RAS: Space Rock Hit the Moon at 61,000 kph

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bystander
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RAS: Space Rock Hit the Moon at 61,000 kph

Post by bystander » Tue Apr 30, 2019 9:28 pm

The Space Rock That Hit the Moon at 61,000 Kilometers an Hour
Royal Astronomical Society | 2019 Apr 29
Click to play embedded YouTube video.
Impact on the Moon during the January 2019 lunar eclipse
Observers watching January’s total eclipse of the Moon saw a rare event, a short-lived flash as a meteorite hit the lunar surface. Spanish astronomers now think the space rock collided with the Moon at 61,000 kilometres an hour, excavating a crater 10 to 15 metres across. ...

Total lunar eclipses take place when the Moon moves completely into the shadow of the Earth. The Moon takes on a red colour – the result of scattered sunlight refracted through the Earth’s atmosphere - but is much darker than normal. These spectacular events are regularly observed by astronomers and the wider public alike.

The most recent lunar eclipse took place on 21 January 2019, with observers in North and South America and western Europe enjoying the best view. At 0441 GMT, just after the total phase of the eclipse began, a flash was seen on the lunar surface. Widespread reports from amateur astronomers indicated the flash – attributed to a meteorite impact - was bright enough to be seen with the naked eye. ...

The impact flash lasted 0.28 seconds and is the first ever filmed during a lunar eclipse, despite a number of earlier attempts. ...

Multiwavelength observations of a bright impact flash during the 2019 January total lunar eclipse ~ José M Madiedo et al
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Re: RAS: Space Rock Hit the Moon at 61,000 kph

Post by neufer » Wed May 01, 2019 6:51 pm

https://en.wikipedia.org/wiki/Giordano_Bruno_(crater) wrote:
<<Giordano Bruno is a 22-kilometre lunar impact crater on the far side of the Moon, just beyond the northeastern limb. It lies in an area that can be viewed during a favorable libration, although the area is viewed from the side and not much detail can be seen. It lies between the craters Harkhebi to the northwest and Szilard to the southeast.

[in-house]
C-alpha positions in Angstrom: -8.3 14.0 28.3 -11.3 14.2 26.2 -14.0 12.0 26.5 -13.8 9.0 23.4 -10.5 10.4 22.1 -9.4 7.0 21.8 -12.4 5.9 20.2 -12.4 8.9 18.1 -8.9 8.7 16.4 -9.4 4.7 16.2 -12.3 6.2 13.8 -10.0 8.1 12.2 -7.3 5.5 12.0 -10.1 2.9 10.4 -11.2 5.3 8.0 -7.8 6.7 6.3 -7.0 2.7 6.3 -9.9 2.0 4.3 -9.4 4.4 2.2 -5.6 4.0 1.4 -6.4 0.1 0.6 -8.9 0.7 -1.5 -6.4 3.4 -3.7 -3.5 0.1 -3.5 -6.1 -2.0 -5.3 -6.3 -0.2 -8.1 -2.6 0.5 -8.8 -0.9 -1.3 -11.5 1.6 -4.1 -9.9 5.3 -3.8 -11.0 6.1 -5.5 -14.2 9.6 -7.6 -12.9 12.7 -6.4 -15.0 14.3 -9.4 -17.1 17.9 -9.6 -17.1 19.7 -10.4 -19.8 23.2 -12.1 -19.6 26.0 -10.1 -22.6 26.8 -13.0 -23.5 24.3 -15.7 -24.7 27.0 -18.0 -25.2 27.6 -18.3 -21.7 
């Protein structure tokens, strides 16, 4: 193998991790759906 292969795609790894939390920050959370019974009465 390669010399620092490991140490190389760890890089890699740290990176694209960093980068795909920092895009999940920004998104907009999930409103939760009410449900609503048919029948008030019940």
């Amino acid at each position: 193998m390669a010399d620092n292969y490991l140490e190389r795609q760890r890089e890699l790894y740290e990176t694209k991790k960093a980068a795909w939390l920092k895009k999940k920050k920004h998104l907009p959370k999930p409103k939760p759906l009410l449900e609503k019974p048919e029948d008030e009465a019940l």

When viewed from orbit, Giordano Bruno is at the center of a symmetrical ray system of ejecta that has a higher albedo than the surrounding surface. The ray material extends for over 150 kilometres and has not been significantly darkened by space erosion. Some of the ejecta appear to extend as far as the crater Boss, over 300 kilometres to the northwest. The outer rim of the crater is especially bright compared to its surroundings. To all appearances, this is a young formation that was created in the relatively recent past, geologically speaking. Based on photos from a lunar orbiter, the crater's age has been estimated at 4 million years.

Five monks from Canterbury reported to the abbey's chronicler, Gervase, that shortly after sunset on 18 June 1178, (25 June on the proleptic Gregorian calendar) they saw "the upper horn [of the moon] split in two". Furthermore, Gervase writes:

From the midpoint of the division a flaming torch sprang up, spewing out, over a considerable distance, fire, hot coals and sparks. Meanwhile the body of the Moon which was below writhed, as it were in anxiety, and to put it in the words of those who reported it to me and saw it with their own eyes, the Moon throbbed like a wounded snake. Afterwards it resumed its proper state. This phenomenon was repeated a dozen times or more, the flame assuming various twisting shapes at random and then returning to normal. Then, after these transformations, the Moon from horn to horn, that is along its whole length, took on a blackish appearance.

In 1976, the geologist Jack B. Hartung proposed that this described the formation of the crater Giordano Bruno.

Modern theories predict that a (conjectural) asteroid or comet impact on the Moon would create a plume of ejecta rising up from the surface, which is consistent with the monks' description. The impact would be expected to perturb the Moon's motions, and laser rangefinding measurements of its libration in longitude were judged to be of the expected magnitude for such an event. In addition, the location recorded fits in well with the crater's location. Additional evidence of Giordano Bruno's youth is its spectacular ray system. The ratio of the length of these rays to the diameter of the crater is the largest for a large crater on the moon, suggesting it is the youngest such crater. Because micrometeorites constantly rain down, they kick up enough dust to quickly (in geological terms) erode a ray system.